This is a fine testament to a wise man. I really enjoyed hearing his voice again, and it stands comparison with other current advocates of the scientific, sceptical position who are rather more shrill and less empatic in their advocacy. Perhaps the stakes are higher? Sagan is a model for those who find enough to worship in human potential and the universe around them.
3 of 3 people found the following review helpful
on 10 April 2008
Carl Sagan is one of my heroes. His mind encapsulates such a vast array of knowledge, yet his delivery is always couched with a mixture of enthusiastic energy for all things around us. In this book, you are taken on a wide ranging journey through history, science, philosophy and religion. You may not agree with everything he has to say, but you cannot walk away feeling the encounter was not worth the time and effort.
1 of 1 people found the following review helpful
on 17 August 2012
having read most of carl sagan's books i was pleased to discover this new release a few months back. i was particularly attracted to the title having formerly read william james's excellent set of gifford lectures on religion and spirituality. this book is probably the most natural dialog i've read from carl sagan and i'm amazed this work was a transcript from original audio recordings. the q&a session at the back is superb, recalling the live sessions he shared with the audience in glasgow after each lecture. the content is fascinating, with a superb set of modern illustrations, tackling head on the big questions about the existence of the cosmos and the functionality and fallibility of religions. ann druyan did a superb job breathing life into this work and we can only thank her for releasing in my opinion his best ever book after cosmos.
this leads me to one gripe, and that's with the publishing of this book. on the back cover is a description that is completely at odds with the content of the book. it portrays this work and carl sagan as in some way part of the childish militant atheist movement led by people such as richard dawkings. furthermore it contains a typically nasty and barbed quotation from richard dawkings attempting to paraphrase who carl was and what his religious views were. i can understand penguin wanting to cash in on the modern anti-god zeitgeist but let's not use a dead man to champion a cause he was probably not fully committed to.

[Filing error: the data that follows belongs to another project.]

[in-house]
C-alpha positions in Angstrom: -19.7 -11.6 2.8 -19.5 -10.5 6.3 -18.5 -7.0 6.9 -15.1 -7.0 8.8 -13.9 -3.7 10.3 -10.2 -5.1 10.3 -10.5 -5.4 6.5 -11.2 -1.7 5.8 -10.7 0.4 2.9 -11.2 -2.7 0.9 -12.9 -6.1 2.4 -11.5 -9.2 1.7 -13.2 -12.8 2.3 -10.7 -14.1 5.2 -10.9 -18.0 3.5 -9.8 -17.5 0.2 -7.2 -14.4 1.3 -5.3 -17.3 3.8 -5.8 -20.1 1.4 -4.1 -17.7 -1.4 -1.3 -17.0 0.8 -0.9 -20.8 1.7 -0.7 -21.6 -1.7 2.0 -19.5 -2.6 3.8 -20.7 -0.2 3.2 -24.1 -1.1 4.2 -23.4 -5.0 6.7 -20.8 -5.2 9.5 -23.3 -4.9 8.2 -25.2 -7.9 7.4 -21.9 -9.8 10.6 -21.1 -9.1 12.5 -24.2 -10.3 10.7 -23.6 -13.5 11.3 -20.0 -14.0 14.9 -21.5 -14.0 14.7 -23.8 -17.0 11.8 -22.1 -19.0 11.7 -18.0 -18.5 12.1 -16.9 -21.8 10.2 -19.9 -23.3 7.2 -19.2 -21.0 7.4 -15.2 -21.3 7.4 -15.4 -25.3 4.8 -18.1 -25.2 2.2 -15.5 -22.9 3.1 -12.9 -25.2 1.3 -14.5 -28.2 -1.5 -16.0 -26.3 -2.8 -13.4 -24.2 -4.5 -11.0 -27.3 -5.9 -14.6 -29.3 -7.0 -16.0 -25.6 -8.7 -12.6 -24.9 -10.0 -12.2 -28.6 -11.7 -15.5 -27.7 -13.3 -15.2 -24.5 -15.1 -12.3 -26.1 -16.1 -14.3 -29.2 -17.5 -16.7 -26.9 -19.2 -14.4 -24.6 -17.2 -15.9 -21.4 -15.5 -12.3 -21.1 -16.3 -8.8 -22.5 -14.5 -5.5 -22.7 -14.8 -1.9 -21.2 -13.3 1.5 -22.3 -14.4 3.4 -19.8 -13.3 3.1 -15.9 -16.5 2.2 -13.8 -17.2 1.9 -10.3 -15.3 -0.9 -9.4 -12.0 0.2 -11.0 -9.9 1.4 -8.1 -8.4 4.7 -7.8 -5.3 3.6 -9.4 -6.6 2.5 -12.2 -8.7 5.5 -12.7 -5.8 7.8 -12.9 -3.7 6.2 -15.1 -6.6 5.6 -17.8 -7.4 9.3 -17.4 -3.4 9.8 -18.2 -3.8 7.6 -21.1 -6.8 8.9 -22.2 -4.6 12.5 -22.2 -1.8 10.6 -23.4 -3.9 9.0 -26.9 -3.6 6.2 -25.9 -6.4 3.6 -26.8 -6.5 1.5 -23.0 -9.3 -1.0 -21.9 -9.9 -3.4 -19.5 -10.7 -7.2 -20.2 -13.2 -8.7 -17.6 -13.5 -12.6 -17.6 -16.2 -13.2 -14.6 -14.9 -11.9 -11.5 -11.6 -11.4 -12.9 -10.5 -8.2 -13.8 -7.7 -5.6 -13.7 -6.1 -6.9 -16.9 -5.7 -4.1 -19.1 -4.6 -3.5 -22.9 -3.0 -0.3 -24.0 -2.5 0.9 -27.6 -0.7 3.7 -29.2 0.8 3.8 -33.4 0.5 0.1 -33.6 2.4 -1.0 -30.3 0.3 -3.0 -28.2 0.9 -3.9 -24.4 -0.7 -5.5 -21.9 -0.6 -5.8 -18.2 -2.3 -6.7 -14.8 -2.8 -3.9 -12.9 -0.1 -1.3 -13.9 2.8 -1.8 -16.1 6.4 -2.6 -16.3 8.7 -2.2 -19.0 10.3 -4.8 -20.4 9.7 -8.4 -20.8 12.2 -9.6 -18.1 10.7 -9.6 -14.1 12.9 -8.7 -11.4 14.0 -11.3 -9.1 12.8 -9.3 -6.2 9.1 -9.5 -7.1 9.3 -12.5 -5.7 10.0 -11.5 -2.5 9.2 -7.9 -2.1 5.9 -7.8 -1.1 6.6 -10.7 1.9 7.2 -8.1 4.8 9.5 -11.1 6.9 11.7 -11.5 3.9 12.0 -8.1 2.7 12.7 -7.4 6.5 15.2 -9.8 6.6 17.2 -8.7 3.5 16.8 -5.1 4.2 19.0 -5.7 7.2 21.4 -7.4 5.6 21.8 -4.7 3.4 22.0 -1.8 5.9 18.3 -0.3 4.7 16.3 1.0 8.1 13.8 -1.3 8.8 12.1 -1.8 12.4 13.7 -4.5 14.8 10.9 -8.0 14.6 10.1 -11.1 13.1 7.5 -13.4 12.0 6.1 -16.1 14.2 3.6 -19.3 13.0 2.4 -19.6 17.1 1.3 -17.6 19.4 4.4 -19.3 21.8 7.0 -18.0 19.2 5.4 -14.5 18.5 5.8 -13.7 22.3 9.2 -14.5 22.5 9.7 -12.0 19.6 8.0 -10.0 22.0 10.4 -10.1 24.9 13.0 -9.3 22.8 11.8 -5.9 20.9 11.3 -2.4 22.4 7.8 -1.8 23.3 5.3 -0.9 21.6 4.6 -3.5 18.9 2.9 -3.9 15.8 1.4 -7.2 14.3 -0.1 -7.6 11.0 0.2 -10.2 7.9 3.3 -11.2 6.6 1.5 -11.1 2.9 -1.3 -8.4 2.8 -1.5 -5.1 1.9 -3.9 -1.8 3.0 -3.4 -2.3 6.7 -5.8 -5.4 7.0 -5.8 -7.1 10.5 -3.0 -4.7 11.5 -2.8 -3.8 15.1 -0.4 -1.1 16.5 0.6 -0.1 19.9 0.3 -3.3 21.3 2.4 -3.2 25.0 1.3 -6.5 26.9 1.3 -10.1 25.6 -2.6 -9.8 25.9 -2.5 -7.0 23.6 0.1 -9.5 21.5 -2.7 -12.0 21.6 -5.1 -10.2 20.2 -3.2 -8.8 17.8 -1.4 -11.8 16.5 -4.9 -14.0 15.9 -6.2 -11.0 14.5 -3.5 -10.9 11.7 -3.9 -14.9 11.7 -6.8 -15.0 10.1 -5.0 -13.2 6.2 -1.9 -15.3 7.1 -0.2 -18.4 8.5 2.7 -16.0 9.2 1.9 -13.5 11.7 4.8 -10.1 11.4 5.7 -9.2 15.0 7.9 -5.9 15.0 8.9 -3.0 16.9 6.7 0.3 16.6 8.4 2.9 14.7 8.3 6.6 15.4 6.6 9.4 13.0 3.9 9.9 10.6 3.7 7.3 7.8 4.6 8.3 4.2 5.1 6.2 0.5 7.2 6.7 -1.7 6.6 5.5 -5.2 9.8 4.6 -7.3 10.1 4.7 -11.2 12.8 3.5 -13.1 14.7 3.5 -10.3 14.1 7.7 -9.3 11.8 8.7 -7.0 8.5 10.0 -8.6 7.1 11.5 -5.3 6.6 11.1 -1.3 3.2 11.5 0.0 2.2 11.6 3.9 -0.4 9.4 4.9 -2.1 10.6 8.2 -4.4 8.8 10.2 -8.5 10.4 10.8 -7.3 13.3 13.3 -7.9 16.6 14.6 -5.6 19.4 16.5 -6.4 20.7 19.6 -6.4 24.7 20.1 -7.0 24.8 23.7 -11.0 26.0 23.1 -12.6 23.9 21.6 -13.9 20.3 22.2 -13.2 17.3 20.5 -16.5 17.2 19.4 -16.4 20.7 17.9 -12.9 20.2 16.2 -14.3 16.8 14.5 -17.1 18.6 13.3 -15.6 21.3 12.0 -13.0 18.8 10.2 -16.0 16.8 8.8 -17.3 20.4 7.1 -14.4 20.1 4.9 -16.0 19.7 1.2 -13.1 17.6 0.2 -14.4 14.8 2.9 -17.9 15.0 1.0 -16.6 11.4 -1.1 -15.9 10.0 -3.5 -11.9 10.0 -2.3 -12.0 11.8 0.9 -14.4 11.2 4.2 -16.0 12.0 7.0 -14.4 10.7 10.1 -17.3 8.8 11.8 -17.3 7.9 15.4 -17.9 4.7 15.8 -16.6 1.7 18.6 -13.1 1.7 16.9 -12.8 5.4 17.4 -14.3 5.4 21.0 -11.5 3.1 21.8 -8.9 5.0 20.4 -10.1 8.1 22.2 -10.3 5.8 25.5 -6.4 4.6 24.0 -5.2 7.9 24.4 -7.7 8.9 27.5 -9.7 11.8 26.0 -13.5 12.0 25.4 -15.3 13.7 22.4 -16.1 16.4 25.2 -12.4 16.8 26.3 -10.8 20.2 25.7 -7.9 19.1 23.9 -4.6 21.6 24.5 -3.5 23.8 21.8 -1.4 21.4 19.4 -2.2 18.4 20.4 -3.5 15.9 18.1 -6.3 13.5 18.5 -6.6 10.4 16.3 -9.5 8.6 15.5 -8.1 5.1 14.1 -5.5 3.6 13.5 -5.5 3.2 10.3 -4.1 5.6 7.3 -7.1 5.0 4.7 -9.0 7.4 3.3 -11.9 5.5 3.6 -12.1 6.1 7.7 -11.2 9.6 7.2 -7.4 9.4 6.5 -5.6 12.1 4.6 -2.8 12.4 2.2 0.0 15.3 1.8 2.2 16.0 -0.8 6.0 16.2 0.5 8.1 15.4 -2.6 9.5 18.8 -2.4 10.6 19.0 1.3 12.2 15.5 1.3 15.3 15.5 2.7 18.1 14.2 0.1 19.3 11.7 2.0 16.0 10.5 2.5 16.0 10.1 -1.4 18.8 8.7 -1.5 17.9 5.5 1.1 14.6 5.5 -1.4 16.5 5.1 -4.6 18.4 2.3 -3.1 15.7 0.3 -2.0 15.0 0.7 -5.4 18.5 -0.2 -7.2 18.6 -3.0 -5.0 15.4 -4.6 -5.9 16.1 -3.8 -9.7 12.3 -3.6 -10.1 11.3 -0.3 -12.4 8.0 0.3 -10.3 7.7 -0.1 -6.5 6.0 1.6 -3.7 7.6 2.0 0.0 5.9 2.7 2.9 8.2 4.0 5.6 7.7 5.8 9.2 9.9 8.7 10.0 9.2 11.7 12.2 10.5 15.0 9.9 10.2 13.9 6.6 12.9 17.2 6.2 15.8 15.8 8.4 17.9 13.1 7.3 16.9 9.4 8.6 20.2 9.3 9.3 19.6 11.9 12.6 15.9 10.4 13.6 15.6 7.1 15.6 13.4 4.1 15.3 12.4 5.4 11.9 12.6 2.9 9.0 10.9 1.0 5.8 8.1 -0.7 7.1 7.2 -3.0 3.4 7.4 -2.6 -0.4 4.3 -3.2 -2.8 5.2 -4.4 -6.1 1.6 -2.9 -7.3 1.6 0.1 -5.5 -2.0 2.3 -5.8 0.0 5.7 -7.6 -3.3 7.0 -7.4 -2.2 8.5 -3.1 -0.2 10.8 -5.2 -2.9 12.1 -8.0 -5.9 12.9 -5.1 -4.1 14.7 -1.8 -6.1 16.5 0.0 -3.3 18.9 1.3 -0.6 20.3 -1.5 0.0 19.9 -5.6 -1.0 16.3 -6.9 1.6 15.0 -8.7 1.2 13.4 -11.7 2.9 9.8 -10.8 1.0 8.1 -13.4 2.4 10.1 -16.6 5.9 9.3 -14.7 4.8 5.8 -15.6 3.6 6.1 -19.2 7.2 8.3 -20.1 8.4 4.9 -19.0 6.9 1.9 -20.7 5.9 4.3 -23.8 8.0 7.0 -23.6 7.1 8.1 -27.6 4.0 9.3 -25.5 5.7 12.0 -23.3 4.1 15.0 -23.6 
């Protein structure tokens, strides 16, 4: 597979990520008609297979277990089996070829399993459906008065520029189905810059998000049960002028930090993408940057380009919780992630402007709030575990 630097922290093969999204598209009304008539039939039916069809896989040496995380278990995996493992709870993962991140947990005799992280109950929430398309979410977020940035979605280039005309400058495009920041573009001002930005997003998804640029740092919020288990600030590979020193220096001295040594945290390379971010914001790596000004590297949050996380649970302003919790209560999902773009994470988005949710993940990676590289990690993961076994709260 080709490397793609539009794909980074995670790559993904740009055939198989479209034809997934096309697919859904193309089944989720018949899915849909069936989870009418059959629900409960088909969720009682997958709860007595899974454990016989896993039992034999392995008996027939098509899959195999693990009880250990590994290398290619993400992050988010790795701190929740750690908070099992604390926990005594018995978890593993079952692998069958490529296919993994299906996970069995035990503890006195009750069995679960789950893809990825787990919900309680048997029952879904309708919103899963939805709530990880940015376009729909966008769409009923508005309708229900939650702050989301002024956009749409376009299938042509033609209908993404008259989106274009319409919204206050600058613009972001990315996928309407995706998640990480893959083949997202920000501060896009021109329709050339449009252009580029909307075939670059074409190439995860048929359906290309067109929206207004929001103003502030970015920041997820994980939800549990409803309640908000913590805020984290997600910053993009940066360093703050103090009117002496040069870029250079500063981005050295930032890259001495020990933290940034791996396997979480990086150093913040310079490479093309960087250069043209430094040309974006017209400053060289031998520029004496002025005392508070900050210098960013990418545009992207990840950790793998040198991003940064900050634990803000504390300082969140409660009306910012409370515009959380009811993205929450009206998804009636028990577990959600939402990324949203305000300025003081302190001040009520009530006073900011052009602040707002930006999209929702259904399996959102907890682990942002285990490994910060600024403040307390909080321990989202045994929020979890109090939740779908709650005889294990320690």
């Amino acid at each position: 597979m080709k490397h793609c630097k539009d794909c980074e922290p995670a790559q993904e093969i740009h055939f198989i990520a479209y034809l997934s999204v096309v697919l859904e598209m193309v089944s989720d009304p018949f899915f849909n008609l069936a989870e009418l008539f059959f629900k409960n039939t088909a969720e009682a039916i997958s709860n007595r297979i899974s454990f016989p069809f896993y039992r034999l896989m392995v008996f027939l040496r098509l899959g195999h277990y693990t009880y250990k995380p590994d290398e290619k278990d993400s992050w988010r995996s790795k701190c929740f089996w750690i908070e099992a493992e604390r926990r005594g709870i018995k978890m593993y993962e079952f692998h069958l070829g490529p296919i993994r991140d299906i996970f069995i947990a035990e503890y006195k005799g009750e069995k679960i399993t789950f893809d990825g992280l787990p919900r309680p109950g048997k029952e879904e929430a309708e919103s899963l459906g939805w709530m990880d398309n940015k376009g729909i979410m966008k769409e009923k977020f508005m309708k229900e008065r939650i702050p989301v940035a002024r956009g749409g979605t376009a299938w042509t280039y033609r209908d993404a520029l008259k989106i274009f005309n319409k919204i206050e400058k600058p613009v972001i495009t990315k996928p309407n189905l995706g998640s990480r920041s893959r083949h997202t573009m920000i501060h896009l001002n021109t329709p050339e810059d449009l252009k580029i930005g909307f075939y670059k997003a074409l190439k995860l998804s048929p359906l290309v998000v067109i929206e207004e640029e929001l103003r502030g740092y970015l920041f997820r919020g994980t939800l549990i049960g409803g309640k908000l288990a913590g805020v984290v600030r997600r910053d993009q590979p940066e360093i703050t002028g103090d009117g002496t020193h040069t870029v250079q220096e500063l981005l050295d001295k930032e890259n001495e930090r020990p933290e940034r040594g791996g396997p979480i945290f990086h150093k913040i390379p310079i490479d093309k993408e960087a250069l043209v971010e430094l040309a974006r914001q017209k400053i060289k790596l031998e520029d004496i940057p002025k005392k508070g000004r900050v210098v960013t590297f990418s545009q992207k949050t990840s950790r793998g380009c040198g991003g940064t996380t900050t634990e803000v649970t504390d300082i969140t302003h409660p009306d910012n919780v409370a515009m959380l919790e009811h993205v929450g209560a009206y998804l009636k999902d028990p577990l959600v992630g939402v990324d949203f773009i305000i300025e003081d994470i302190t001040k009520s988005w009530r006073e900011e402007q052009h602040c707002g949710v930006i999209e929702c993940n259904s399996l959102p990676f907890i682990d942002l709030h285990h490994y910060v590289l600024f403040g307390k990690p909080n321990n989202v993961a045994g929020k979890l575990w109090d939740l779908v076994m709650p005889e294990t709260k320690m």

i'm not in any way saying carl wasn't critical of religion, but he did it in a way that was respectful and insightful. he won people over by inspiring rather than deriding; that's something that can't be said of richard dawkings.
7 of 8 people found the following review helpful
on 25 December 2009
This is a great book. I bought it because I'd started stargazing recently, but also because the more I've pondered over the years, the more I've come to a definition of a god away from scripture - here Sagan gives a useful and more fulfilling definition of a "god defined as the laws of the universe" without sacrificing any of his science or by watering-down content. I have long wondered why the Jewish/Christian/Islamic Bibles never mentioned explicit lines like "in the 1980s there will be a video format called Betamax" (my own arbirary random frustration as an enquiring teenager) - and this is the first book that I've read that validates that kind of frustration, the word of God, after all! Here Sagan promotes the idea that the stars, galaxies and nebulae down to the quantum level - that is the scripture - and that the only devotion is to never stop looking - and a recurrent Sagan theme - we are extremely close to blowing ourselves up - takes the form of a sobering chapter on nuclear weapons, that is especially chilling. Sagan talks a lot about how we still behave as if the universe revolves around us, even now, even with science's insights in the last fifty years of space travel, whilst at the same time cleverly highlighting the privilege of our existence, which can be (gulp) wiped out at any time by asteroids or ourselves.